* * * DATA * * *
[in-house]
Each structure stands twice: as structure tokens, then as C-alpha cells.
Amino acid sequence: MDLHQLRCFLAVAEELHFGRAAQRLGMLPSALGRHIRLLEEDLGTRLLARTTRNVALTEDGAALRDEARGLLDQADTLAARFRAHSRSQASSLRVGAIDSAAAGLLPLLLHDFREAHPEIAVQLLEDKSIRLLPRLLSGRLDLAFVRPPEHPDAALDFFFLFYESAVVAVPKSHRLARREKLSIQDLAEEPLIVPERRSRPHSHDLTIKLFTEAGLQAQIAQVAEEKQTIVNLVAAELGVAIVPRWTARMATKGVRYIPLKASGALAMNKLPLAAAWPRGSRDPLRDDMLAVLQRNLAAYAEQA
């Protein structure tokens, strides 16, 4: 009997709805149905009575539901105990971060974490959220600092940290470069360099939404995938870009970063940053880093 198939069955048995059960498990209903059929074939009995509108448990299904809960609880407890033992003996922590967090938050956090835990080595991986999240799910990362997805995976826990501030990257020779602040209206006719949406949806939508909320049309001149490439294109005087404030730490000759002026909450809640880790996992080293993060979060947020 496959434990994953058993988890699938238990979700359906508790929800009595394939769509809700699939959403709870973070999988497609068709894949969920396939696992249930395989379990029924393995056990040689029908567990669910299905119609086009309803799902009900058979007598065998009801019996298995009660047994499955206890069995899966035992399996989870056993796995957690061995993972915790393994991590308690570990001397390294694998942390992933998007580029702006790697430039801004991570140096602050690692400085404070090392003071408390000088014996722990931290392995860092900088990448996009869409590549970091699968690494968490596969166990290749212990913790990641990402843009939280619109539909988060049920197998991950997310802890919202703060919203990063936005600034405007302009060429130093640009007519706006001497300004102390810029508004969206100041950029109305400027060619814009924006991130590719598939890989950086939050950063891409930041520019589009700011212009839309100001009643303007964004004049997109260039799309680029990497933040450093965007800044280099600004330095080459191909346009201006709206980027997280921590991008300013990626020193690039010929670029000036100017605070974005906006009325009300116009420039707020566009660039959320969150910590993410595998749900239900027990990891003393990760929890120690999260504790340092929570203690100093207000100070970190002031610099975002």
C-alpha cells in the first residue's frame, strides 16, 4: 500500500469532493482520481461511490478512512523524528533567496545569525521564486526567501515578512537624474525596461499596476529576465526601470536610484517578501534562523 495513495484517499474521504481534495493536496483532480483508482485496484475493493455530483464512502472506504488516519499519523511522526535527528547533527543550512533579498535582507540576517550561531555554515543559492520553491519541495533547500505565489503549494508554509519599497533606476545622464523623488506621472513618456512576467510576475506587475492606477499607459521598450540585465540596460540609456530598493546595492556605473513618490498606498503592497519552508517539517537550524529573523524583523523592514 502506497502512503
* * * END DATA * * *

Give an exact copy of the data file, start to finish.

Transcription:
[in-house]
Each structure stands twice: as structure tokens, then as C-alpha cells.
Amino acid sequence: MDLHQLRCFLAVAEELHFGRAAQRLGMLPSALGRHIRLLEEDLGTRLLARTTRNVALTEDGAALRDEARGLLDQADTLAARFRAHSRSQASSLRVGAIDSAAAGLLPLLLHDFREAHPEIAVQLLEDKSIRLLPRLLSGRLDLAFVRPPEHPDAALDFFFLFYESAVVAVPKSHRLARREKLSIQDLAEEPLIVPERRSRPHSHDLTIKLFTEAGLQAQIAQVAEEKQTIVNLVAAELGVAIVPRWTARMATKGVRYIPLKASGALAMNKLPLAAAWPRGSRDPLRDDMLAVLQRNLAAYAEQA
């Protein structure tokens, strides 16, 4: 009997709805149905009575539901105990971060974490959220600092940290470069360099939404995938870009970063940053880093 198939069955048995059960498990209903059929074939009995509108448990299904809960609880407890033992003996922590967090938050956090835990080595991986999240799910990362997805995976826990501030990257020779602040209206006719949406949806939508909320049309001149490439294109005087404030730490000759002026909450809640880790996992080293993060979060947020 496959434990994953058993988890699938238990979700359906508790929800009595394939769509809700699939959403709870973070999988497609068709894949969920396939696992249930395989379990029924393995056990040689029908567990669910299905119609086009309803799902009900058979007598065998009801019996298995009660047994499955206890069995899966035992399996989870056993796995957690061995993972915790393994991590308690570990001397390294694998942390992933998007580029702006790697430039801004991570140096602050690692400085404070090392003071408390000088014996722990931290392995860092900088990448996009869409590549970091699968690494968490596969166990290749212990913790990641990402843009939280619109539909988060049920197998991950997310802890919202703060919203990063936005600034405007302009060429130093640009007519706006001497300004102390810029508004969206100041950029109305400027060619814009924006991130590719598939890989950086939050950063891409930041520019589009700011212009839309100001009643303007964004004049997109260039799309680029990497933040450093965007800044280099600004330095080459191909346009201006709206980027997280921590991008300013990626020193690039010929670029000036100017605070974005906006009325009300116009420039707020566009660039959320969150910590993410595998749900239900027990990891003393990760929890120690999260504790340092929570203690100093207000100070970190002031610099975002």
C-alpha cells in the first residue's frame, strides 16, 4: 500500500469532493482520481461511490478512512523524528533567496545569525521564486526567501515578512537624474525596461499596476529576465526601470536610484517578501534562523 495513495484517499474521504481534495493536496483532480483508482485496484475493493455530483464512502472506504488516519499519523511522526535527528547533527543550512533579498535582507540576517550561531555554515543559492520553491519541495533547500505565489503549494508554509519599497533606476545622464523623488506621472513618456512576467510576475506587475492606477499607459521598450540585465540596460540609456530598493546595492556605473513618490498606498503592497519552508517539517537550524529573523524583523523592514 502506497502512503